(I must confess, I don’t know what was happening in Asia and other parts of the world. For certain, the built environmennt and civil engineering were developing in areas other than in Europe)

The “first” civil engineer

The term, “civil engineering”, was coined in the 18th century to incorporate all things civil as opposed to military engineering.

The first self-proclaimed civil engineer was John Smeaton who constructed the Eddystone Lighthouse in Great Britain.  In 1771 he and some of his colleagues formed the Smeatonian Society of Civil Engineers.  In 1818 the Institution of Civil Engineers was formed in Great Britain essentially formally recognizing civil engineering as a profession (but, I’ve seen some information about the formation of a professional body in France somewhat earlier).

Evidence of the modern practice of civil engineering

Modern practice in civil engineering and its specialties can be seen today in the development of Dartmouth Crossing outside Halifax, Nova Scotia, Canada.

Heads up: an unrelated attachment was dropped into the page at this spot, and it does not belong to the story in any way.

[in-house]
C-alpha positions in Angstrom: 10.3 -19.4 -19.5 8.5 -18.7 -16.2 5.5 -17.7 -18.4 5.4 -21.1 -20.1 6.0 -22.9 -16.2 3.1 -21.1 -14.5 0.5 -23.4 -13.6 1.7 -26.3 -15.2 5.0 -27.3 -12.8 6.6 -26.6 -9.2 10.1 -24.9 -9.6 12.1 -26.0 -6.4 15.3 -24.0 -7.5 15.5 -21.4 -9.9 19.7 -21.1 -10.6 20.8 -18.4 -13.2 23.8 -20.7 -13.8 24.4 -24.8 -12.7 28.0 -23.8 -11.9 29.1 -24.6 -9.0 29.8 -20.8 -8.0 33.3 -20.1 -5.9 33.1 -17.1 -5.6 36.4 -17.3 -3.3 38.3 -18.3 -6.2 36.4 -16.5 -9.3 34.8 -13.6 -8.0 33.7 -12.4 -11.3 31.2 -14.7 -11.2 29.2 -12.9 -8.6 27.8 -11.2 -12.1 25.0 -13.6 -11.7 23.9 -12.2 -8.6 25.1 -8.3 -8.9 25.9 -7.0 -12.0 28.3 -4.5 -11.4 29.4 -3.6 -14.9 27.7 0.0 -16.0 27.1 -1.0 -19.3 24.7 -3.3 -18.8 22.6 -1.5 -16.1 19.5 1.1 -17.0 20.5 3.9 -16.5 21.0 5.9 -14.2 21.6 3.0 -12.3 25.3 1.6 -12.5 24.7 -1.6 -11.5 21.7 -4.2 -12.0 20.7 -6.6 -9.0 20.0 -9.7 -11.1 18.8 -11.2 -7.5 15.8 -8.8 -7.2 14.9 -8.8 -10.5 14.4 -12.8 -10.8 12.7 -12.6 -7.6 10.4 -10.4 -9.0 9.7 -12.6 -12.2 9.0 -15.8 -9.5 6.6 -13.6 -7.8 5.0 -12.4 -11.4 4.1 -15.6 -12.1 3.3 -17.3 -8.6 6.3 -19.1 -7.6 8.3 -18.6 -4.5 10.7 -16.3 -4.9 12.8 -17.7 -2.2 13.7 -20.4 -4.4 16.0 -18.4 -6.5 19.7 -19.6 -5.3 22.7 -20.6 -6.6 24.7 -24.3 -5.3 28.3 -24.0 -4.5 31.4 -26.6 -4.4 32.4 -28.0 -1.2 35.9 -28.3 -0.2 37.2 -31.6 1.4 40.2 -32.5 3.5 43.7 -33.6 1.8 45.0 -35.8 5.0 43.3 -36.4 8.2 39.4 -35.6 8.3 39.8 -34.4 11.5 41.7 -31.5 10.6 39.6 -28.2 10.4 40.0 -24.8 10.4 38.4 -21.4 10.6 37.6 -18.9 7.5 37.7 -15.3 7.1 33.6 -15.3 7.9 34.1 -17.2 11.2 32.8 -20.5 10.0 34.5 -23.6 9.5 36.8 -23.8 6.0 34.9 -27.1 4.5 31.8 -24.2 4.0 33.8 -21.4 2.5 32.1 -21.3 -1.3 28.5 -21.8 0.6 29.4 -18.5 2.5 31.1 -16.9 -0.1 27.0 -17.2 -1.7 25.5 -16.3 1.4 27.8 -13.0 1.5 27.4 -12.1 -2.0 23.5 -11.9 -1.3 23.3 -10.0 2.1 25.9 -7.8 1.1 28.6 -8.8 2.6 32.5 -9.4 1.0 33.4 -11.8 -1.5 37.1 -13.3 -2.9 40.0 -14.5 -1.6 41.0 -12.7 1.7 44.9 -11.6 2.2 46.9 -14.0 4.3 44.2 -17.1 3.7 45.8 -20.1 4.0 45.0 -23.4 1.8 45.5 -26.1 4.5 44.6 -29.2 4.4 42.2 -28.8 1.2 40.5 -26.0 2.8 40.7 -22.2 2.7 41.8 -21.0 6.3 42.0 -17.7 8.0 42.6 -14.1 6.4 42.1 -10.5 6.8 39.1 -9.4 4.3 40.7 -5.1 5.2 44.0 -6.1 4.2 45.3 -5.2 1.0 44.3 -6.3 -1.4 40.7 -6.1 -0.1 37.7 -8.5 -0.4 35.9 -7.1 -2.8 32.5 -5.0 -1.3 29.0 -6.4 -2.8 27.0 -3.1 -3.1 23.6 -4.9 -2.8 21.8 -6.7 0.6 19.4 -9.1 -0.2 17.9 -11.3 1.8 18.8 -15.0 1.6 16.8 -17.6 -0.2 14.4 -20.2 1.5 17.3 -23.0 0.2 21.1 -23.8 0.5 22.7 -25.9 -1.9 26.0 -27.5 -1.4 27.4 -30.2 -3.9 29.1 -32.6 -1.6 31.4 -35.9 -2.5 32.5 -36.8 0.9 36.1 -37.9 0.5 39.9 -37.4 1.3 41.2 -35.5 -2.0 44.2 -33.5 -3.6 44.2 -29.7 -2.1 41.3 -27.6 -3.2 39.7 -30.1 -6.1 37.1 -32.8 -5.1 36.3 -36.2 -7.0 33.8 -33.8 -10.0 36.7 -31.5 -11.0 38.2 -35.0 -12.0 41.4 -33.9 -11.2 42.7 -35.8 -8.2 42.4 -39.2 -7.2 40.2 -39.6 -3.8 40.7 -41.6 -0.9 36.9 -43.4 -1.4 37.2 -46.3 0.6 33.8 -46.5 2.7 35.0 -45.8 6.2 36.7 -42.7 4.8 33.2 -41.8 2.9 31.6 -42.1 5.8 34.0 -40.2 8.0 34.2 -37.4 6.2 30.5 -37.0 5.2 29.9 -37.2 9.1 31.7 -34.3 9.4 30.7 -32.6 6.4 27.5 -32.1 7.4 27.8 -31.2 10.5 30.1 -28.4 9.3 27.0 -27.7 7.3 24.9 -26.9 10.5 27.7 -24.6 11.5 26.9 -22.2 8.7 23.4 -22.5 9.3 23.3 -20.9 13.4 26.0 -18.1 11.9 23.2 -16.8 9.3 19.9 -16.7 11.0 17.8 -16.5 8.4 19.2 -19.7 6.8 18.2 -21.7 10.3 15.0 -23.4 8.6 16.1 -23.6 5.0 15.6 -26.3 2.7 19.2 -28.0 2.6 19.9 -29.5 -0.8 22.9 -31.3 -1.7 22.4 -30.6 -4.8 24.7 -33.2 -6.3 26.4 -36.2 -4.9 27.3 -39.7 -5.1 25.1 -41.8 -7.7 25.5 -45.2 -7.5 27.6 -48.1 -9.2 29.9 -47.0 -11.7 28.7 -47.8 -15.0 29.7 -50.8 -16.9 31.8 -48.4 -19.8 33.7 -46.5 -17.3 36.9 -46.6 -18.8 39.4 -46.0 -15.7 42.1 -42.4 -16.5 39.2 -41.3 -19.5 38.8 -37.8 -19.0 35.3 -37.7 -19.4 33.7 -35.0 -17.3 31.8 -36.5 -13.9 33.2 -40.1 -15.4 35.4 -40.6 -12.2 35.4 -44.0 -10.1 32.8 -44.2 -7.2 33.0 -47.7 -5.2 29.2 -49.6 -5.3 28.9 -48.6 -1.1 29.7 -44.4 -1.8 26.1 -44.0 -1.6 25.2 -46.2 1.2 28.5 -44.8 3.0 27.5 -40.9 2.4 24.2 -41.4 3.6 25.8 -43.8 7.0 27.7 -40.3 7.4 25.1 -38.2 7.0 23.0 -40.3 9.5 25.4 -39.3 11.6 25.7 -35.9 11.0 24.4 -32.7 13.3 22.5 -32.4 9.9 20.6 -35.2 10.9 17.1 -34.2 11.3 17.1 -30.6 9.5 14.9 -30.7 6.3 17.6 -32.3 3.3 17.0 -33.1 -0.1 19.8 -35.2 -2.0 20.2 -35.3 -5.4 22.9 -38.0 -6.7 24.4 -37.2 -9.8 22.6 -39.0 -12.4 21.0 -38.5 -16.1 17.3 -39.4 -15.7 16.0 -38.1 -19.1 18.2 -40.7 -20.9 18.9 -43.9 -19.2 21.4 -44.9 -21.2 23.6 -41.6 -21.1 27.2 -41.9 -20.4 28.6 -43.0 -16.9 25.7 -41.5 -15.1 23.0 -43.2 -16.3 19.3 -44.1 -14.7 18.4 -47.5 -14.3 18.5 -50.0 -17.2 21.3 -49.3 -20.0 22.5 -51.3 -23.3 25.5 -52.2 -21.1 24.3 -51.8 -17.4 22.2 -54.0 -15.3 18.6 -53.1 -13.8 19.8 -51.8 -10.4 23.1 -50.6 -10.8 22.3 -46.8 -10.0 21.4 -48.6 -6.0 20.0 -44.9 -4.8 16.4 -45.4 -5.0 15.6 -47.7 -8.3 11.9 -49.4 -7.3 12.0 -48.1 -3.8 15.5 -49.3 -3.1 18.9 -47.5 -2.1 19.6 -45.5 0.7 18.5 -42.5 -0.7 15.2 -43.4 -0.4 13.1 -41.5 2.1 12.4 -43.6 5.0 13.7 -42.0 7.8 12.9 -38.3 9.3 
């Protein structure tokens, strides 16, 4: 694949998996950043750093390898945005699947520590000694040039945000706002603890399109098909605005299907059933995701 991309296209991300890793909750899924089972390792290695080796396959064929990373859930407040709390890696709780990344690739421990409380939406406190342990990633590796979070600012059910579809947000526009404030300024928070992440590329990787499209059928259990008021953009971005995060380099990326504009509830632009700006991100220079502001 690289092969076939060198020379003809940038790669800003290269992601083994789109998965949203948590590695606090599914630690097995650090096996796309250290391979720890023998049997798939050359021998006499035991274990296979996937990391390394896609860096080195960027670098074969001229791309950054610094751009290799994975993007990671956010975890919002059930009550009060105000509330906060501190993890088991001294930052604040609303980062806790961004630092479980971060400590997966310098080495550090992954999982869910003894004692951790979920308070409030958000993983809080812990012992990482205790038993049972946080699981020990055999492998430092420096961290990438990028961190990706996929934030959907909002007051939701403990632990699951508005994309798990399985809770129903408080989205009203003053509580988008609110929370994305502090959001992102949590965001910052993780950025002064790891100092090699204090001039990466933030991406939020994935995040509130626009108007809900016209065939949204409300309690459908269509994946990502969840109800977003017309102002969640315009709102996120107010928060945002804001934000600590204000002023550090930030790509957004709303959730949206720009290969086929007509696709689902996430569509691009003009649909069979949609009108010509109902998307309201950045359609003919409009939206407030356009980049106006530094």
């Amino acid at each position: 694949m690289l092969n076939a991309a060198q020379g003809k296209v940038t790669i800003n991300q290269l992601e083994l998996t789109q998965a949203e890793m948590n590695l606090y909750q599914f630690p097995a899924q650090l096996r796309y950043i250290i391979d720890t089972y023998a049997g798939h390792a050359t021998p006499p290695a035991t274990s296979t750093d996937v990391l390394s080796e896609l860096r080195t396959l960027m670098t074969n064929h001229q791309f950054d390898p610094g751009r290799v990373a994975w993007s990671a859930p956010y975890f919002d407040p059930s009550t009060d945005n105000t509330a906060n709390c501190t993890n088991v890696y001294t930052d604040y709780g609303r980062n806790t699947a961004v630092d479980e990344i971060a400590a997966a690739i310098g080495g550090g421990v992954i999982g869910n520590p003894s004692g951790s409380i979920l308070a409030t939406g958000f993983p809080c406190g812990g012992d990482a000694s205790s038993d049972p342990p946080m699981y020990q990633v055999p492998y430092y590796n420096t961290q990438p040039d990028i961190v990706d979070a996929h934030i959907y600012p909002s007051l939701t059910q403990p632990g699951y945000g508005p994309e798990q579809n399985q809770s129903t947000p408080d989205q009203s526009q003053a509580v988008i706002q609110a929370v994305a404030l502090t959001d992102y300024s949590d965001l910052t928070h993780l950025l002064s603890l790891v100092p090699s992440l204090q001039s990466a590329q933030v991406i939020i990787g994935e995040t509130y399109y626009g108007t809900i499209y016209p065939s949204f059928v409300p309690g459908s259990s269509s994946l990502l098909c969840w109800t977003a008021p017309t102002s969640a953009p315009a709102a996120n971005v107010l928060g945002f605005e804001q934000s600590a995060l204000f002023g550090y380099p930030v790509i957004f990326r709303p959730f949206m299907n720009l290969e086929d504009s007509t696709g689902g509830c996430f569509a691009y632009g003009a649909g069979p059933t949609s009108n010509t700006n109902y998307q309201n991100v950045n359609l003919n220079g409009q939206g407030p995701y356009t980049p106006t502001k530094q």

A natural environment has been turned into a built environment almost overnight. A built environment that includes:

  • Engineered single and multistory retail, residential (hotel), and service buildings,
  • Roads,
  • Small dams,
  • Small bridges,
  • Structural fills of soil and rock,
  • Deep rock cuts,
  • Storm water and domestic sewage collection and treatment systems,
  • Water supply and distribution systems, and,
  • Electrical power distribution systems.

Civil engineering takes place today on all levels of society. In the private sector, from individual home owners to international companies. In the public sector, from municipal governments to national governments.

Where did the different engineering disciplines come from?

Today there is a long list of specialized areas in civil engineering to serve and provide for the built environment.  They can all be called on in forensic engineering investigation to determine the cause of a failure in the built environment.

Where did these specialized engineering fields come from?  They developed as the needs of society developed.

Computer engineering, an easy example to understand, developed and came to be recognized as a field of study as computers developed in the last 50 to 60 years.

Another, fairly easy example, is structural engineering – for certain, developed if not named 1,000s of years ago, because structures had to be held up somehow.  Structural engineering provides for the support of structures.  There are no sky hooks.